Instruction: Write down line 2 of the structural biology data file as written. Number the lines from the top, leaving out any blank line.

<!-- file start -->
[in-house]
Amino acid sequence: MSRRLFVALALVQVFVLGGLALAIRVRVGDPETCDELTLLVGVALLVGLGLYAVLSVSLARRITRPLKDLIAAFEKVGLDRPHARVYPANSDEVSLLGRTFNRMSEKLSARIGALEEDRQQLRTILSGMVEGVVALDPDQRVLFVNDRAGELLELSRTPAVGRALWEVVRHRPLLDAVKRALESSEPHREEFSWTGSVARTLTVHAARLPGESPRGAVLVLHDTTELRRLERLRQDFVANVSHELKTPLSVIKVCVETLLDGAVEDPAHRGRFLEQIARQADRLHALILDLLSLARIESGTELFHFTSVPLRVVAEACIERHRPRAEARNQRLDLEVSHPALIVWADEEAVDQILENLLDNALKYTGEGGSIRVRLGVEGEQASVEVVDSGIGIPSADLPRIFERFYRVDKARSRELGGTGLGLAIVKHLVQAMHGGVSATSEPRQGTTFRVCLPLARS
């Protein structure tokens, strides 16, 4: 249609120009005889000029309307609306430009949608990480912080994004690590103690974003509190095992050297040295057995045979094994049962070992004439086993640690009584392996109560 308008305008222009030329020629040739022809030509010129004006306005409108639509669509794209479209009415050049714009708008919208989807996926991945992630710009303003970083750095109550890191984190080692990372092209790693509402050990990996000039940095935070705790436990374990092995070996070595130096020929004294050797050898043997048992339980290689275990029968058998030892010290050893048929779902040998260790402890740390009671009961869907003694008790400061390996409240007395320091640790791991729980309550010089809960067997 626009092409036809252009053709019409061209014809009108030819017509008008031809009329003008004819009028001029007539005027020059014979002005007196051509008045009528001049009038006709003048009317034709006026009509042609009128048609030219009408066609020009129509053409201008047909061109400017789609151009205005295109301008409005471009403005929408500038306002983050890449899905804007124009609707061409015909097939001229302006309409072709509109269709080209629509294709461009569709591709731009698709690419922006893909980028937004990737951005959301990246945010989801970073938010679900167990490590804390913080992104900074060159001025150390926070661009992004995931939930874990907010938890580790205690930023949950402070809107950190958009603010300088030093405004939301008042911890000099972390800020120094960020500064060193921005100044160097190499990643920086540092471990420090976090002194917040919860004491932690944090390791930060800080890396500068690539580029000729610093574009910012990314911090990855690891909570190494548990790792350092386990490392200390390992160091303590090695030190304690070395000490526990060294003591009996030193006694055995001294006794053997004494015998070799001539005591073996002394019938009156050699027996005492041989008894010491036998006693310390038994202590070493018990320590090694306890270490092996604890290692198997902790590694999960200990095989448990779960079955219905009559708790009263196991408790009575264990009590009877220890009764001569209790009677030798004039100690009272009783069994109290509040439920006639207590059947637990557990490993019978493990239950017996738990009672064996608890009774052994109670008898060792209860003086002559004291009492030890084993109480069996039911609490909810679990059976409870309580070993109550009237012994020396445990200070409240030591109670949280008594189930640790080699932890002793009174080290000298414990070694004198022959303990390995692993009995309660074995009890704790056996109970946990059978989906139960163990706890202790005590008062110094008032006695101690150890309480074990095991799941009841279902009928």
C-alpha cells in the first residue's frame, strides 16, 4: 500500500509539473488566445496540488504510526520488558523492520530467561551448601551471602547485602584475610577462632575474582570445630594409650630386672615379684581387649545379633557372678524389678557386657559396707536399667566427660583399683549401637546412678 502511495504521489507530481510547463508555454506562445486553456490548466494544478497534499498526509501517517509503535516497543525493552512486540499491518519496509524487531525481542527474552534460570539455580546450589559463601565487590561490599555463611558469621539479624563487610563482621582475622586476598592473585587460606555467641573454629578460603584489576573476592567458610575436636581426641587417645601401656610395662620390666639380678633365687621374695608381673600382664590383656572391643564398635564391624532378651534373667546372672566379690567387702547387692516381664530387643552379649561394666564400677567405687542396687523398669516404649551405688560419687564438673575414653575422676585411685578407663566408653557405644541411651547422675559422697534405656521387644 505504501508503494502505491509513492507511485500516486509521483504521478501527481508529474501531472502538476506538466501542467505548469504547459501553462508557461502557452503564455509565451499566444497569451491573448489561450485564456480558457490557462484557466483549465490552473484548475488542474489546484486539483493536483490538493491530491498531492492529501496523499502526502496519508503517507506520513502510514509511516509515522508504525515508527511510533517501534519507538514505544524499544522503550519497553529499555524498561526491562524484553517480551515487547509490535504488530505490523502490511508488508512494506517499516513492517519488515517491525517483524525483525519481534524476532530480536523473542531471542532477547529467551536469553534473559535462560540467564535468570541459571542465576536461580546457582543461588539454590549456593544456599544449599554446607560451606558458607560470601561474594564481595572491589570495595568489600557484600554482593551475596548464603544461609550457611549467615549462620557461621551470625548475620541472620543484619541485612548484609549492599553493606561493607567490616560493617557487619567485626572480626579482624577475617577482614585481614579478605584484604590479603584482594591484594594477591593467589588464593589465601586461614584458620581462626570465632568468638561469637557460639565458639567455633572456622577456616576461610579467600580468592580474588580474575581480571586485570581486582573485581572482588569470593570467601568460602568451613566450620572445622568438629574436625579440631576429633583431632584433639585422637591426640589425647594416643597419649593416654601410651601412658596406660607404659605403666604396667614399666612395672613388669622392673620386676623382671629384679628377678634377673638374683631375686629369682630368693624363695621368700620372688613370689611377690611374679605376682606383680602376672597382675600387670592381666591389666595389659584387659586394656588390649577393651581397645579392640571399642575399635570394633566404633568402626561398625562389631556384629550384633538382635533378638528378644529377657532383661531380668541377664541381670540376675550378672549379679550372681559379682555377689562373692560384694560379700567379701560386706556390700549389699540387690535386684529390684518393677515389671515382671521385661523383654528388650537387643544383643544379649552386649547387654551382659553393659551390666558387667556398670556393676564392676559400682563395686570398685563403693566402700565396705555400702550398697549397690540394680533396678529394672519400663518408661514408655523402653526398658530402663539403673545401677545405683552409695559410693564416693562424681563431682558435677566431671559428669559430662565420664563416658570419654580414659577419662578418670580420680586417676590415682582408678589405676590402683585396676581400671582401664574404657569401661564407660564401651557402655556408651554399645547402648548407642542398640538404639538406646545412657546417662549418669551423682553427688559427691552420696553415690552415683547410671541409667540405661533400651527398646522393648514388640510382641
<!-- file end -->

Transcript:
Amino acid sequence: MSRRLFVALALVQVFVLGGLALAIRVRVGDPETCDELTLLVGVALLVGLGLYAVLSVSLARRITRPLKDLIAAFEKVGLDRPHARVYPANSDEVSLLGRTFNRMSEKLSARIGALEEDRQQLRTILSGMVEGVVALDPDQRVLFVNDRAGELLELSRTPAVGRALWEVVRHRPLLDAVKRALESSEPHREEFSWTGSVARTLTVHAARLPGESPRGAVLVLHDTTELRRLERLRQDFVANVSHELKTPLSVIKVCVETLLDGAVEDPAHRGRFLEQIARQADRLHALILDLLSLARIESGTELFHFTSVPLRVVAEACIERHRPRAEARNQRLDLEVSHPALIVWADEEAVDQILENLLDNALKYTGEGGSIRVRLGVEGEQASVEVVDSGIGIPSADLPRIFERFYRVDKARSRELGGTGLGLAIVKHLVQAMHGGVSATSEPRQGTTFRVCLPLARS